let my soul with grateful thanks o'erflow! to thy hand my daily life I owe.
e the weak lamb, you rais'd me from the plain, > faint to bear bleak winds and beating rain; ch day I share thy bowl and clean repast, ch night thy roof defends the chilly blast. t vain is all thy friendship, vain thy care; get a wretch abandon'd to despair.
spair will fly thee, when thou shalt impart e fatal secret that torments thy heart; close thy sorrows to my faithful ear, truct these eyes to give thee tear for tear. ve, love's the cause; our forests speak thy flame, e rocks have learnt to sigh Evander's name. aultering shame thy bashful tongue restrain, hou hast look'd, and blush'd, and sigh'd in vain; 7, in what grove thy lovely shepherd strays, Il me what mountains warble with his lays; ither I'll speed me, and with moving art aw soft confessions from his melting heart.
y generous care has touch'd my secret woe. ve bids these scalding tears incessant flow. -fated love! O say, ye sylvan maids, ao range wide forests and sequester'd shades, y where Evander bled, point out the ground at yet is purple with the savage wound. nder he lies; I hear the bird of prey; gh o'er those cliffs the raven wings his way; irk how he croaks! he scents the murder near. may no greedy beak his visage tear! ield him, ye Cupids; strip the Paphian grove, id strow unfading myrtle o'er my love! wn, heaving heart.
-The mournful tale disclose.
t not my tears intrude on thy repose.
I speak, though sorrow rend my labouring breast.
hene'er Evander past, my smitten heart eav'd frequent sighs, and felt unusual smart. h! hadst thou seen with what sweet grace he mov'd!
et why that wish? for Laura then had lov'd.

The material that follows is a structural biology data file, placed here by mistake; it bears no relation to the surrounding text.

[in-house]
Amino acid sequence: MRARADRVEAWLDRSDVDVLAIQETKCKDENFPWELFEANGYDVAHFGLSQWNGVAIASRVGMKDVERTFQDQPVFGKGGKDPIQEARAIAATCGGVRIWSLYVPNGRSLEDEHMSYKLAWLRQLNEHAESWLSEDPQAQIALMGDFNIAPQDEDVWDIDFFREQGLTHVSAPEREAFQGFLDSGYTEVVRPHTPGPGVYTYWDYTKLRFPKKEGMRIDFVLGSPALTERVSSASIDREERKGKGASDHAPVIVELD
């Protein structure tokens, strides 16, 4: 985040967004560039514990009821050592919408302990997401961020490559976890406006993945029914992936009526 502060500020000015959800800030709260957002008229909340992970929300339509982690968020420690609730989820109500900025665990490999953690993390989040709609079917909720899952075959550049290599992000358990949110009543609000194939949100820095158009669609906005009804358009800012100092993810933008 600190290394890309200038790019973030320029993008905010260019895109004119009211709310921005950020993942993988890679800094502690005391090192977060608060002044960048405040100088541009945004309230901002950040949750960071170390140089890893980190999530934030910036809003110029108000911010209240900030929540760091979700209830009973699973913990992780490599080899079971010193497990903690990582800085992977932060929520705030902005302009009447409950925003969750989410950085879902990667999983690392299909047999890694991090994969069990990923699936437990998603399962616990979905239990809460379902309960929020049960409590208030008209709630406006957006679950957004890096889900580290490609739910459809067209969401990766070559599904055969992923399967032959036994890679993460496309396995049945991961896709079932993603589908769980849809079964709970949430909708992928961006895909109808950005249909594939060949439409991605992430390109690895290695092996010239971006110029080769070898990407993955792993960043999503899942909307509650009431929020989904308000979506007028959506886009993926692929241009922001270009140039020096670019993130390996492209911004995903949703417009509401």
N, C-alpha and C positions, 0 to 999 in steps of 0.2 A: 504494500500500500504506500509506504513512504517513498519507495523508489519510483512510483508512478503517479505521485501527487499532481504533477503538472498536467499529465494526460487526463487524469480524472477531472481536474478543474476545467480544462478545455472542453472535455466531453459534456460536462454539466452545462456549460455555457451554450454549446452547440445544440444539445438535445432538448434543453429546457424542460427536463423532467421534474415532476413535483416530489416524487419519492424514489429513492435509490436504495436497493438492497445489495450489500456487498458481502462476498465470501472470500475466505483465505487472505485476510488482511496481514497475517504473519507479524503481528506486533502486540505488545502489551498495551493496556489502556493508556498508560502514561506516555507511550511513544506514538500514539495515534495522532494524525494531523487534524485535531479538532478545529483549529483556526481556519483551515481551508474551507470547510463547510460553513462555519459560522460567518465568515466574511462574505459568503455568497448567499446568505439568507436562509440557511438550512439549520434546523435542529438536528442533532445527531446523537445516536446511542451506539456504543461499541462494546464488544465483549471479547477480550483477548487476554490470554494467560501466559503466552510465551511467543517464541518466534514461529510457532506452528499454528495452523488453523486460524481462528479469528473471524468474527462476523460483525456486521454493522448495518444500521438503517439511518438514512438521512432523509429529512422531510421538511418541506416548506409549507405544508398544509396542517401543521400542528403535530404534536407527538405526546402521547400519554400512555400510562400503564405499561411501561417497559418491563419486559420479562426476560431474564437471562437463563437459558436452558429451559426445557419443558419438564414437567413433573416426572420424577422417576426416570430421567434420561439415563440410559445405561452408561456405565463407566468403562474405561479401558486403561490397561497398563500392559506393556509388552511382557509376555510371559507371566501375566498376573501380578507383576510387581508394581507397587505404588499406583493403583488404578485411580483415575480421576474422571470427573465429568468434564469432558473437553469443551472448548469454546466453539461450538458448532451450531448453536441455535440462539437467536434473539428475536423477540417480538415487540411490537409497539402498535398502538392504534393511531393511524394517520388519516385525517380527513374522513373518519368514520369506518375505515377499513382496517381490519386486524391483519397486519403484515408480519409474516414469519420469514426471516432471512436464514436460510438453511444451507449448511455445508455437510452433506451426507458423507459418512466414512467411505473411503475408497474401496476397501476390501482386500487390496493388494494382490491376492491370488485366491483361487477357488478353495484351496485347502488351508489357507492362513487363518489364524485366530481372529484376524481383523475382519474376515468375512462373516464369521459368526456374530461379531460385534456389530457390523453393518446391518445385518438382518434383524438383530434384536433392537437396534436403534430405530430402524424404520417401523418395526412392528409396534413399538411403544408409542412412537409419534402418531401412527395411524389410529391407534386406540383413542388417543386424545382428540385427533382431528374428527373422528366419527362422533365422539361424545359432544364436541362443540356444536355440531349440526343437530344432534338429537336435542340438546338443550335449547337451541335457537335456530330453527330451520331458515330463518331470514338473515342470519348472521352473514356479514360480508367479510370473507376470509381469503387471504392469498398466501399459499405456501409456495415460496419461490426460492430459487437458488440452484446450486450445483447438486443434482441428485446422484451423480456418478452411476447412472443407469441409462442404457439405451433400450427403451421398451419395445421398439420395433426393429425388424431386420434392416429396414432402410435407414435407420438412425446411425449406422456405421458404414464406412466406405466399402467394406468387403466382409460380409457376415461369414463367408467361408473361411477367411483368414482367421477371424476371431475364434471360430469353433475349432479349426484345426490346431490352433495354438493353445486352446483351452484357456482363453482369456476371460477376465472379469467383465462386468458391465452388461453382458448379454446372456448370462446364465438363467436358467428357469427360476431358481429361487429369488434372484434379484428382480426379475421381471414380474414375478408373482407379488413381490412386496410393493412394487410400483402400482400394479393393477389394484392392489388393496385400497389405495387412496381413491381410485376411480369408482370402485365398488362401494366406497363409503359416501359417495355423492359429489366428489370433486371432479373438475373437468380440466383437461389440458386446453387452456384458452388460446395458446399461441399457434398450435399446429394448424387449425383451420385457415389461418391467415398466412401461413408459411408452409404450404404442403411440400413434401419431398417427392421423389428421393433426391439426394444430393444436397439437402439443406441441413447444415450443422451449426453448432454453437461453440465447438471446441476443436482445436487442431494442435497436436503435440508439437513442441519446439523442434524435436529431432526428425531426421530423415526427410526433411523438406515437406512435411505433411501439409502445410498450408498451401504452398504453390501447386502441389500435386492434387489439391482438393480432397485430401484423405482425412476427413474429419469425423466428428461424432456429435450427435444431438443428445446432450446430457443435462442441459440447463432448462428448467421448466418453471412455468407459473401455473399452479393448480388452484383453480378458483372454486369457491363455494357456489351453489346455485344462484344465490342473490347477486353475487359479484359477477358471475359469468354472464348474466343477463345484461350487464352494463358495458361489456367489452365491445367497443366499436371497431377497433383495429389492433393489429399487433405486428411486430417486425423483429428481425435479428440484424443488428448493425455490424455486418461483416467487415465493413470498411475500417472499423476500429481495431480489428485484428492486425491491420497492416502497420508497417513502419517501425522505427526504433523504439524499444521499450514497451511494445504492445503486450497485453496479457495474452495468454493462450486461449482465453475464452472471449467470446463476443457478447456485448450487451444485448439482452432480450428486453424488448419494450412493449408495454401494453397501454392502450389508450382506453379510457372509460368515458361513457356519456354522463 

istrust me not; thy secret wrongs impart.
orgive the sallies of a breaking heart. vander's sighs his mutual flame coufest, The growing passion labour'd in his breast;
Yet sure some turtle's love has equal'd mine,
When my fond father saw my faded eye,
1 scorn his honours, and his wealth detest.
How vain is force! Love ne'er can be compell'd.
Though bound my duty, yet my heart rebell'd. One night, when sleep had hush'd all busy spies, And the pale Moon had journey'd half the skies, Softly I rose and dress'd; with silent tread, Unbarr'd the gates, and to these mountains fled.
-If pity move Your generous bosom, pity those who love. There late arriv'd among our sylvan race A stranger shepherd, who with lonely pace Visits those mountain-pines at dawn of day, Where oft Parthenia takes her early way To rouze the chase; mad with his amorous pain, He stops and raves; then sullen walks again. Parthenia's name is borne by passing gales, And talking hills repeat it to the dales. Come, let us from this vale of sorrow go, Nor let the mournful scene prolong thy woe.
[Exeunt. Shepherds and Shepherdesses (crowned with garlands of cypress and yew) bearing the body of Menalcas.
Here gently rest the corse-With faultering breath
How could my stubborn heart relentless prove? Ah, poor Menalcas-all thy fault was love!"
When pitying lions o'er a carcase groan,
When famish'd panthers seek their morning food, And monsters roar along the desert wood;
When hissing vipers rustle through the brake,
What shepherd does not mourn Menalcas slain!
With every grace Menalcas was endow'd,
Why was Parthenia form'd of softest mould?
As fade the flowers which on the grave I cast;
What woman ever counts the fleeting years,
I come to clear a virgin's injur'd name.
This and the following scene are formed upon What heart is proof against that face divine?
the novel of Marcella in Don Quixote.
Love is not in our power.
Why will intruding man my peace destroy?
Now all the n lancholy rites are paid,
Oh! where are honour, faith, and justice, flown? Perjur'd Evander !
-Death has laid him low. Touch not the mournful string that wakes thy woe.
That amorous swain, whom Lycidas you name,
Let not thy frantic words confess despair.
What, know I not his voice, his mien, his air?
-Suspend thy grief, And let my friendly counsel bring relief